1 Apr 2016

Millions of Kiwis left underpaid - expert

5:17 pm on 1 April 2016

Up to 2 million New Zealanders may be getting underpaid by their employers for their holidays, a payroll systems expert has estimated.

A man from Vanuatu works in a Hawke's Bay orchard under the Recognised Seasonal Employer scheme.

The number of workers who have been underpaid could be much larger than previously thought. Photo: RNZI / Johnny Blades

Managing director of Smoothpay Payroll, Matthew Gardner, said the 24,000 workers identified by the Labour Inspectorate so far as having been underpaid, and the pay problems at police and MBIE were just the tip of the iceberg.

Mr Gardner said the majority of employees in New Zealand would have been getting underpaid for their holidays and the government was totally underestimating the scale of the problem.

"So I laughed when I heard 20,000 and [Minister of Business, Innovation and Employment] Steven Joyce suggesting it's just the people on the fringe that are affected by this - he's dead wrong.

"I would estimate at least 10 times that number, maybe a million [workers] maybe two million, it's going to be an exponential thing," Mr Gardner said.

"I can guarantee that anybody who is not being paid using a payroll system that is fit for the purpose, that calculates leave in accordance with the Act has paid their staff incorrectly."

Mr Gardner said very few payroll developers and suppliers bothered to make their systems compliant when the Holidays Act was changed in 2003 - continuing to calculate their employees' pay on hours, days or a percentage basis - not weeks as the Act requires.

He said that meant New Zealand workers were owed millions.

"Given that police has already invested 30 odd million dollars in back payments correcting underpayments to their staff, there are going to be similar amounts popping up all over the country in many big businesses, it's a huge ruction in society really."

Payroll Practitioners Association chief executive David Jenkins said every day his organisation was contacted by companies bamboozled by the Holidays Act.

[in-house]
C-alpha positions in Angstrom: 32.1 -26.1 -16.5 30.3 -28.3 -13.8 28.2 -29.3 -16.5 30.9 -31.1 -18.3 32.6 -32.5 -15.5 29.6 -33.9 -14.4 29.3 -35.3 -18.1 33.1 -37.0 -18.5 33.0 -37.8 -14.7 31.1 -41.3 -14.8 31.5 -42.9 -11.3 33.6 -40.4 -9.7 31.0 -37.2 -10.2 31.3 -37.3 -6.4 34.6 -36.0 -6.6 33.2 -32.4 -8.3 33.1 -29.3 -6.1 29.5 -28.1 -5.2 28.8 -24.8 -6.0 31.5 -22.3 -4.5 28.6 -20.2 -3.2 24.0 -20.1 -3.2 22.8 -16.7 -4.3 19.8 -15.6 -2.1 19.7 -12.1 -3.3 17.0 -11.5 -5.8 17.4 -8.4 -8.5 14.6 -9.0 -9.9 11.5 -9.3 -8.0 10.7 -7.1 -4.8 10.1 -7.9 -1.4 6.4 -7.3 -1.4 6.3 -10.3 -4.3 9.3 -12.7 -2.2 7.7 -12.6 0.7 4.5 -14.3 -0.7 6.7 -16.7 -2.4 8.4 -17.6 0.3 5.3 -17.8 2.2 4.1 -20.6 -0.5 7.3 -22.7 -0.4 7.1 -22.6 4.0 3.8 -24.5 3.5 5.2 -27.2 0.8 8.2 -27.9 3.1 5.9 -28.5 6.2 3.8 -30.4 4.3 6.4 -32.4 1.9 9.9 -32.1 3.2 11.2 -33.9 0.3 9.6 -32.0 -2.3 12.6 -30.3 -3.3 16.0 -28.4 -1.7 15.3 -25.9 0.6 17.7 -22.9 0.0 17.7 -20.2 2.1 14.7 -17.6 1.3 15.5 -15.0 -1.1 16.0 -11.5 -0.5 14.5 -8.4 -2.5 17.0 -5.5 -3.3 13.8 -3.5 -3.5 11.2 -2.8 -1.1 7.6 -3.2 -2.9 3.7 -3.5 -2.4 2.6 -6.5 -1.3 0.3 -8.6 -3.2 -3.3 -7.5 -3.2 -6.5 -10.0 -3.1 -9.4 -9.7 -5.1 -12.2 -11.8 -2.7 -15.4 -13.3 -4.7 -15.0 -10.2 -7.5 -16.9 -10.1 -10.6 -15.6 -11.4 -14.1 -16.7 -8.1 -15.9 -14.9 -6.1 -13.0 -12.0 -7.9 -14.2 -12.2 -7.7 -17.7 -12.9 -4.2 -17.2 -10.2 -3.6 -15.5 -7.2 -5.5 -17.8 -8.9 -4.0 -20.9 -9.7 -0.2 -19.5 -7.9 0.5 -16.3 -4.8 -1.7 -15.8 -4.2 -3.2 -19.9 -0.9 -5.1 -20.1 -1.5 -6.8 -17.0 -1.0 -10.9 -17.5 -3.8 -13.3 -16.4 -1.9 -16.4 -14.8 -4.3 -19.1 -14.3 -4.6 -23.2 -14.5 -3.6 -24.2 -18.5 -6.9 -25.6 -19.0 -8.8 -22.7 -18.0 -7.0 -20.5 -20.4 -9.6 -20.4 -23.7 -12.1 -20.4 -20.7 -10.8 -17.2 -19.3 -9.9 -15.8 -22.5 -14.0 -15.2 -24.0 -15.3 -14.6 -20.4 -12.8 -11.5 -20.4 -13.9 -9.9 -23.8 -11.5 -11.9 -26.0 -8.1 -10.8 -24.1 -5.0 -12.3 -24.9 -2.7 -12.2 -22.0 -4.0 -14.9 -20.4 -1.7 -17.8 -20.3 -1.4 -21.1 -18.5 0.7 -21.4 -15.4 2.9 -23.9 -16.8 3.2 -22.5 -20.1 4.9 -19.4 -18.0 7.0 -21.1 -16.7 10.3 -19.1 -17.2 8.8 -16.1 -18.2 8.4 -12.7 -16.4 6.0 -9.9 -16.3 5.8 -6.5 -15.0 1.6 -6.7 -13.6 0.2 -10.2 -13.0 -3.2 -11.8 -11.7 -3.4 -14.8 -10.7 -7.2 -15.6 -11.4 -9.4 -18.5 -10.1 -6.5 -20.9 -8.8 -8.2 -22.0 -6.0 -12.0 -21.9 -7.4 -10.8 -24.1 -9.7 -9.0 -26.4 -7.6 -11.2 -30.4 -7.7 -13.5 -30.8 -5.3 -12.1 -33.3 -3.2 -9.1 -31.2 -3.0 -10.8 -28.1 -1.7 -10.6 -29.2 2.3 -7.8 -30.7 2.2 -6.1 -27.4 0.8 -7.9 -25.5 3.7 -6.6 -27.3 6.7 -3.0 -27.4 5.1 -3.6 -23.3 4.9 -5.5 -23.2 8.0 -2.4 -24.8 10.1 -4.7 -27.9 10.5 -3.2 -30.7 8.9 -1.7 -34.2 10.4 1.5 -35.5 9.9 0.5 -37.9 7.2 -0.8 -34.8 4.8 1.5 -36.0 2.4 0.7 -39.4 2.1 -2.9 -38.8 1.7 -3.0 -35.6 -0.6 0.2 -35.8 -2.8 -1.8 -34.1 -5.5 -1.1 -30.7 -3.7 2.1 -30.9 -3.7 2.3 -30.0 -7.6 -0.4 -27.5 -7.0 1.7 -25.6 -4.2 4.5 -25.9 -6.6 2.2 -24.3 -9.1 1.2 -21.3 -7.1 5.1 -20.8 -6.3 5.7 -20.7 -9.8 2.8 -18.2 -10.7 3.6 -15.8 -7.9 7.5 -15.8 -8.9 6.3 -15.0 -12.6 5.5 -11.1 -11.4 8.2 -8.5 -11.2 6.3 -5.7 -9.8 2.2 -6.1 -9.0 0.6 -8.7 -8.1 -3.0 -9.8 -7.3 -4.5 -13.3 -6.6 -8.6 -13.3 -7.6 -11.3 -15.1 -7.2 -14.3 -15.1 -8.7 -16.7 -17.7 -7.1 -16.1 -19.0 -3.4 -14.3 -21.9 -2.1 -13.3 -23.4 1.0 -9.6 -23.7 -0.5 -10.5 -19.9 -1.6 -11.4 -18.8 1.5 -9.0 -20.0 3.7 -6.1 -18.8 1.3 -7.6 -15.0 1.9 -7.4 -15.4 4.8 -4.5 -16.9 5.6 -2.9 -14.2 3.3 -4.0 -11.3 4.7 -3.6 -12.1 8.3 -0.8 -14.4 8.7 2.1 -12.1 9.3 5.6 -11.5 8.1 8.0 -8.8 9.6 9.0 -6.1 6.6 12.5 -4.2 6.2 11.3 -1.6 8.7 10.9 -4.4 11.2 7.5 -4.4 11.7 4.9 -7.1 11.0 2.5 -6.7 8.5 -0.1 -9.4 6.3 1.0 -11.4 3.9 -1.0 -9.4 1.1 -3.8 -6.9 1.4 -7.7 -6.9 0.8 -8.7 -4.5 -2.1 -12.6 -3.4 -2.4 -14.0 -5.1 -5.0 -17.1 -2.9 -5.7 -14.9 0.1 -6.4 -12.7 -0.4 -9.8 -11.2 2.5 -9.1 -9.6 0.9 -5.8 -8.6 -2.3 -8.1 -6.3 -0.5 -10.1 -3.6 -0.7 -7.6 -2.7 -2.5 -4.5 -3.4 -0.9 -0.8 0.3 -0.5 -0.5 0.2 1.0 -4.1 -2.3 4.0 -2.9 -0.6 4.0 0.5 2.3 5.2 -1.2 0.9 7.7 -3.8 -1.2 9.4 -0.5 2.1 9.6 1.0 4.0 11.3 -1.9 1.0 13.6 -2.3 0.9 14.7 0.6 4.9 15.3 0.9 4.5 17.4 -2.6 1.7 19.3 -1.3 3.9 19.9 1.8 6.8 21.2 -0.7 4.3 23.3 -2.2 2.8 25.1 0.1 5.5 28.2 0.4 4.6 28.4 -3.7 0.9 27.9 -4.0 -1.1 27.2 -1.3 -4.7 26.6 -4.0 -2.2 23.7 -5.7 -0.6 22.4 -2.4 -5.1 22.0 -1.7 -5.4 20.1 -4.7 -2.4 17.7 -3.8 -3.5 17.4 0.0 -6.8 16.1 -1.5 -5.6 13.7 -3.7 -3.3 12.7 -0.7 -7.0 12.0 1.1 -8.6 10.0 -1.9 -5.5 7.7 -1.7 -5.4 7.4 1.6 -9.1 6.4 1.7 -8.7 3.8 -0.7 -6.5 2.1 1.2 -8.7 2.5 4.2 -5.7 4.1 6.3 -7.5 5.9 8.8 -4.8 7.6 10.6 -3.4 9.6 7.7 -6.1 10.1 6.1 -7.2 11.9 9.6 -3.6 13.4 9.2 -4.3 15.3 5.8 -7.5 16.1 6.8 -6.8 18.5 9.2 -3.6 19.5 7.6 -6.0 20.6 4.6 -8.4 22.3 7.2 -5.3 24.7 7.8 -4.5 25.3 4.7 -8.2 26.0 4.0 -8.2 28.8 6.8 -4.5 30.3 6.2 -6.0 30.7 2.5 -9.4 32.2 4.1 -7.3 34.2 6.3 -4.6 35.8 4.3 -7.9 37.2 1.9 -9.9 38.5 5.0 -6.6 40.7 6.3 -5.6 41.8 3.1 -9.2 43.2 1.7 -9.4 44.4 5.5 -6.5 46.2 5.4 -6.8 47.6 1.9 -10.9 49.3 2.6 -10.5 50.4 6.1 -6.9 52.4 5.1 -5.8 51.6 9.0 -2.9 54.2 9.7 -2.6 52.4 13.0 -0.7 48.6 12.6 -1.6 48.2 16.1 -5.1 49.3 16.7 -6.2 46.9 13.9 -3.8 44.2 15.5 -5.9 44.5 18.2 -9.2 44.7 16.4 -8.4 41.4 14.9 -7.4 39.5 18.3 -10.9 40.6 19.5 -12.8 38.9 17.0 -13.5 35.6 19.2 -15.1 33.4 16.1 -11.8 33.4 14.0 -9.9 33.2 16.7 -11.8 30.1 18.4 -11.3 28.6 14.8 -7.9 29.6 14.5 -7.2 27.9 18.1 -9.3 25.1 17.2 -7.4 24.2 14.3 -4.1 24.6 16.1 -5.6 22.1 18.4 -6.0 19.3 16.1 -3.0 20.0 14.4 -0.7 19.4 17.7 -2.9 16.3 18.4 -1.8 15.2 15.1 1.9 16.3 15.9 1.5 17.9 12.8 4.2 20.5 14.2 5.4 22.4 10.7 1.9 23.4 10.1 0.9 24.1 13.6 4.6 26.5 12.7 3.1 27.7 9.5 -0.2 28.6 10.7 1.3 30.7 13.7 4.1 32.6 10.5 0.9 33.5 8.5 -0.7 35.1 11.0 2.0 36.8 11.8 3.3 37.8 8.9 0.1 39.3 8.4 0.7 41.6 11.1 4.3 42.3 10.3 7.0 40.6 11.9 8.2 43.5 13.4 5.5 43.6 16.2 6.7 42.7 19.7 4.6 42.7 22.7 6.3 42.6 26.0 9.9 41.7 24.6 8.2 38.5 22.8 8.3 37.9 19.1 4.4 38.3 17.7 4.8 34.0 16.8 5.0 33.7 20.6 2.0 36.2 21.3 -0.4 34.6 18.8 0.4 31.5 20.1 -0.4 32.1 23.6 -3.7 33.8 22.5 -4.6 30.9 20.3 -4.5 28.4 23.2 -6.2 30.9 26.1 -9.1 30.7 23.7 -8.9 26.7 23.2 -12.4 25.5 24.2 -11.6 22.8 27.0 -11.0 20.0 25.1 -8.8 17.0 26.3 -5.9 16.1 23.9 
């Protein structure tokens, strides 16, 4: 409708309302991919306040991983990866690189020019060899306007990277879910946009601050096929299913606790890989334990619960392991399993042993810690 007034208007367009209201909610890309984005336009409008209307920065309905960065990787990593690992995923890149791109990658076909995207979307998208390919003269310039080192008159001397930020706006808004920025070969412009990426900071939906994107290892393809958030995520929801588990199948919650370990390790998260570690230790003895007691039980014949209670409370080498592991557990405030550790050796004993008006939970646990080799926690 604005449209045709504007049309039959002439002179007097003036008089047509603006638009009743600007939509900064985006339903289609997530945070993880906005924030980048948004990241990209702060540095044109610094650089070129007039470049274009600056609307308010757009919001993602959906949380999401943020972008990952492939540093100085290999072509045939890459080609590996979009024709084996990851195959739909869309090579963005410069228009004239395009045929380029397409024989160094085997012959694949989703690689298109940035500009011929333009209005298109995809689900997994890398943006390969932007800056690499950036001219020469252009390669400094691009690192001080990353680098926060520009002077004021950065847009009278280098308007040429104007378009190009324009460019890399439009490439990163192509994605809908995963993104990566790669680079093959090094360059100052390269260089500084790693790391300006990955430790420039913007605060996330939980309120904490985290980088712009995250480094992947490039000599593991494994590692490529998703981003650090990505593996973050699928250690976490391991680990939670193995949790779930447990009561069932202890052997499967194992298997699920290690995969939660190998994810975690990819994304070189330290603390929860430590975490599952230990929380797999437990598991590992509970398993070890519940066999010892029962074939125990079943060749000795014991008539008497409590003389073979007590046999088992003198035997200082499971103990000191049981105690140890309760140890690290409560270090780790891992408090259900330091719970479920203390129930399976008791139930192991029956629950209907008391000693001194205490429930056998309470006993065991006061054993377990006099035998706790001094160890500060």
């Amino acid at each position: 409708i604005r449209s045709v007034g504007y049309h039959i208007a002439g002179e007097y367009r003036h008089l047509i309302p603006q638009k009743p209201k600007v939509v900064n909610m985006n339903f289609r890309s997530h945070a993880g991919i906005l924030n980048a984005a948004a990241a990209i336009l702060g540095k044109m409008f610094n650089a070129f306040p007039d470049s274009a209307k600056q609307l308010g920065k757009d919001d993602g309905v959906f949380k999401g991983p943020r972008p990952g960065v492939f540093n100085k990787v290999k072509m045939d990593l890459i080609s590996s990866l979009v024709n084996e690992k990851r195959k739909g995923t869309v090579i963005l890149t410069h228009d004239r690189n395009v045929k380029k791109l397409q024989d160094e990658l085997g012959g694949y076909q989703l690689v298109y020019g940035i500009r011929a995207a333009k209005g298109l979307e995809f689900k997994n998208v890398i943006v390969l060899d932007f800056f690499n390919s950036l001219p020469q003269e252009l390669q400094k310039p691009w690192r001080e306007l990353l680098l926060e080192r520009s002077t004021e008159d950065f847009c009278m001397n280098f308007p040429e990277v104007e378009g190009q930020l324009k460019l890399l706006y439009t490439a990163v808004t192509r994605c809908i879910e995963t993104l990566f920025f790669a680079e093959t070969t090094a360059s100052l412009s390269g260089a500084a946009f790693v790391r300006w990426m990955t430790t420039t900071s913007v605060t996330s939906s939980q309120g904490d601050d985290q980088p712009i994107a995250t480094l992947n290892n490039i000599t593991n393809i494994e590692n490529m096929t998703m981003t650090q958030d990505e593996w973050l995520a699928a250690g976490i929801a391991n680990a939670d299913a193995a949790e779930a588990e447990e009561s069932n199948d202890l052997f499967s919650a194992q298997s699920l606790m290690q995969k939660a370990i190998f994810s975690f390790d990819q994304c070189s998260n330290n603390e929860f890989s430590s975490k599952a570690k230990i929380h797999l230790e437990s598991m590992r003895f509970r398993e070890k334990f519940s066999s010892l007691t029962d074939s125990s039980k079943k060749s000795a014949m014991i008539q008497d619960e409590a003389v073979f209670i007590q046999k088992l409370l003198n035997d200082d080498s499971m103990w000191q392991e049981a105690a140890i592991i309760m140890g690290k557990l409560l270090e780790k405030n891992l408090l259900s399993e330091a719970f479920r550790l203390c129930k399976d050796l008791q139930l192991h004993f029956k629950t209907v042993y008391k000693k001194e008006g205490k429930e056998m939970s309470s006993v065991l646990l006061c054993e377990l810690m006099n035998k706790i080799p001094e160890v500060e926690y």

He said payroll providers were feeling bullied and intimidated by officials who were failing to advise them on how to comply with the Holidays Act.

He said there was no standard for payroll systems, and the Ministry of Business, Innovation and Employment was not giving providers, who did want to get it right, guidance.

"They're not actually offering anyone ongoing support becase they won't give us answers. They simply go and say 'seek independent advice'," he said.

"They should be the leaders, they should be directing or telling us how to make payroll systems compliant."

He agreed the problem could be about to balloon.

"Especially if the employee is on variable hours, because if I just get paid 40 hours a week, that's fine because that's quite easy enough to calculate - but as soon as someone has every day different, or every week different, that's where the Holidays Act falls down," Mr Jenkins said.

Labour Party economic development spokesperson David Clark was shocked by the new estimate.

"Well it's truly shocking, if the numbers are in the millions of New Zealanders who have been underpaid this takes this issue to a whole other level," Dr Clark told RNZ News.

Dr Clark said the public deserved answers.

"Steven Joyce is the minister responsible for overseeing the ministry that has failed to act on this and that has messed up its own payroll system.

"The egg is well and truly on his face, if it's true that hundreds of thousands or millions of New Zealanders are affected and have been underpaid."

Dr Clark said Mr Joyce should apologise to the public and explain how he would get on top of the problem.

Mr Joyce told journalists yesterday it was clear a number of payroll providers were having difficulties.

"Some of them are not able to execute the legislation as it was set up back in 2003 but in terms of people knowing that there was a complicated piece of law that was difficult to administer - that's been known all the time since 2003."

While Mr Joyce agreed the number of underpaid workers would likely grow - he did not believe the impact on New Zealand businesses would be huge.

"Well I think it could be quite widespread but quite small in terms of the effect on individual employers ... you're getting down to quite small amounts of money in most cases."

Workplace Relations Minister Michael Woodhouse said he was not considering a law change to make it easier for public agencies and private companies to comply with the Holidays Act.

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